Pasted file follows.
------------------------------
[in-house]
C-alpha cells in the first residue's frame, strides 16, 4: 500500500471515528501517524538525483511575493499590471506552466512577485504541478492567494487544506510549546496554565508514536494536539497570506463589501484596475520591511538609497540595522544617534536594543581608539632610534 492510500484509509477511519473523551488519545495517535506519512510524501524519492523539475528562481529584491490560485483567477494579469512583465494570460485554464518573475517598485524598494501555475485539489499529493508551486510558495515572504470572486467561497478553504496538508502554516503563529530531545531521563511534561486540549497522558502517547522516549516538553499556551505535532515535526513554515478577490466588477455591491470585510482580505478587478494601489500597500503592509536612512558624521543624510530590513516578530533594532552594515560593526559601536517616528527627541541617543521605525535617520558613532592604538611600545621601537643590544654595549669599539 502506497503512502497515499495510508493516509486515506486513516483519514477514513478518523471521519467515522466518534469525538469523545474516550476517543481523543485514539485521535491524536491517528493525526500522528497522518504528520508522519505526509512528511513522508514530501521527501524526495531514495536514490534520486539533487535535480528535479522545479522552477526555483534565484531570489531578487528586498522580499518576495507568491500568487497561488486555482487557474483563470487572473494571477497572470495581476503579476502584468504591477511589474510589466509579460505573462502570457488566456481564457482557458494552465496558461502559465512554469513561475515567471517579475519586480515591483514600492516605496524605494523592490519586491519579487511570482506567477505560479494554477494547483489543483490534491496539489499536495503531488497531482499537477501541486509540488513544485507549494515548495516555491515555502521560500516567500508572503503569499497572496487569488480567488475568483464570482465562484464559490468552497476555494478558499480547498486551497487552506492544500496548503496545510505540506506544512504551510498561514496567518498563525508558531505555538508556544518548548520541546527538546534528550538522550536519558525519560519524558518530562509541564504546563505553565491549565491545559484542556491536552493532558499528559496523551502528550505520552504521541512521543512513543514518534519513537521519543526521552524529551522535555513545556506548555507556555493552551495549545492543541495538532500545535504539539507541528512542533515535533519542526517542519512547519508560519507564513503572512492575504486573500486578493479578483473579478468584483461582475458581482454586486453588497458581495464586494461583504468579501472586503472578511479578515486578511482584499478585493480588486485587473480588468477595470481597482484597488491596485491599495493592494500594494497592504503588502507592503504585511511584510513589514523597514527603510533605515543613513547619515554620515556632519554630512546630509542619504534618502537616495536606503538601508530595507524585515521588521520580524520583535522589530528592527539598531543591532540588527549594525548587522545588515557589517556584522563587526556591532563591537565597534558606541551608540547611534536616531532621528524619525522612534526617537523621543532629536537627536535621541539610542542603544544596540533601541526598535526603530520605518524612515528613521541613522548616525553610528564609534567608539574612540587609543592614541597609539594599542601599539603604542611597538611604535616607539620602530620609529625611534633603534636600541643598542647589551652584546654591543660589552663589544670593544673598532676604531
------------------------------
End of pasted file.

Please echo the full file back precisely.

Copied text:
[in-house]
C-alpha cells in the first residue's frame, strides 16, 4: 500500500471515528501517524538525483511575493499590471506552466512577485504541478492567494487544506510549546496554565508514536494536539497570506463589501484596475520591511538609497540595522544617534536594543581608539632610534 492510500484509509477511519473523551488519545495517535506519512510524501524519492523539475528562481529584491490560485483567477494579469512583465494570460485554464518573475517598485524598494501555475485539489499529493508551486510558495515572504470572486467561497478553504496538508502554516503563529530531545531521563511534561486540549497522558502517547522516549516538553499556551505535532515535526513554515478577490466588477455591491470585510482580505478587478494601489500597500503592509536612512558624521543624510530590513516578530533594532552594515560593526559601536517616528527627541541617543521605525535617520558613532592604538611600545621601537643590544654595549669599539 502506497503512502497515499495510508493516509486515506486513516483519514477514513478518523471521519467515522466518534469525538469523545474516550476517543481523543485514539485521535491524536491517528493525526500522528497522518504528520508522519505526509512528511513522508514530501521527501524526495531514495536514490534520486539533487535535480528535479522545479522552477526555483534565484531570489531578487528586498522580499518576495507568491500568487497561488486555482487557474483563470487572473494571477497572470495581476503579476502584468504591477511589474510589466509579460505573462502570457488566456481564457482557458494552465496558461502559465512554469513561475515567471517579475519586480515591483514600492516605496524605494523592490519586491519579487511570482506567477505560479494554477494547483489543483490534491496539489499536495503531488497531482499537477501541486509540488513544485507549494515548495516555491515555502521560500516567500508572503503569499497572496487569488480567488475568483464570482465562484464559490468552497476555494478558499480547498486551497487552506492544500496548503496545510505540506506544512504551510498561514496567518498563525508558531505555538508556544518548548520541546527538546534528550538522550536519558525519560519524558518530562509541564504546563505553565491549565491545559484542556491536552493532558499528559496523551502528550505520552504521541512521543512513543514518534519513537521519543526521552524529551522535555513545556506548555507556555493552551495549545492543541495538532500545535504539539507541528512542533515535533519542526517542519512547519508560519507564513503572512492575504486573500486578493479578483473579478468584483461582475458581482454586486453588497458581495464586494461583504468579501472586503472578511479578515486578511482584499478585493480588486485587473480588468477595470481597482484597488491596485491599495493592494500594494497592504503588502507592503504585511511584510513589514523597514527603510533605515543613513547619515554620515556632519554630512546630509542619504534618502537616495536606503538601508530595507524585515521588521520580524520583535522589530528592527539598531543591532540588527549594525548587522545588515557589517556584522563587526556591532563591537565597534558606541551608540547611534536616531532621528524619525522612534526617537523621543532629536537627536535621541539610542542603544544596540533601541526598535526603530520605518524612515528613521541613522548616525553610528564609534567608539574612540587609543592614541597609539594599542601599539603604542611597538611604535616607539620602530620609529625611534633603534636600541643598542647589551652584546654591543660589552663589544670593544673598532676604531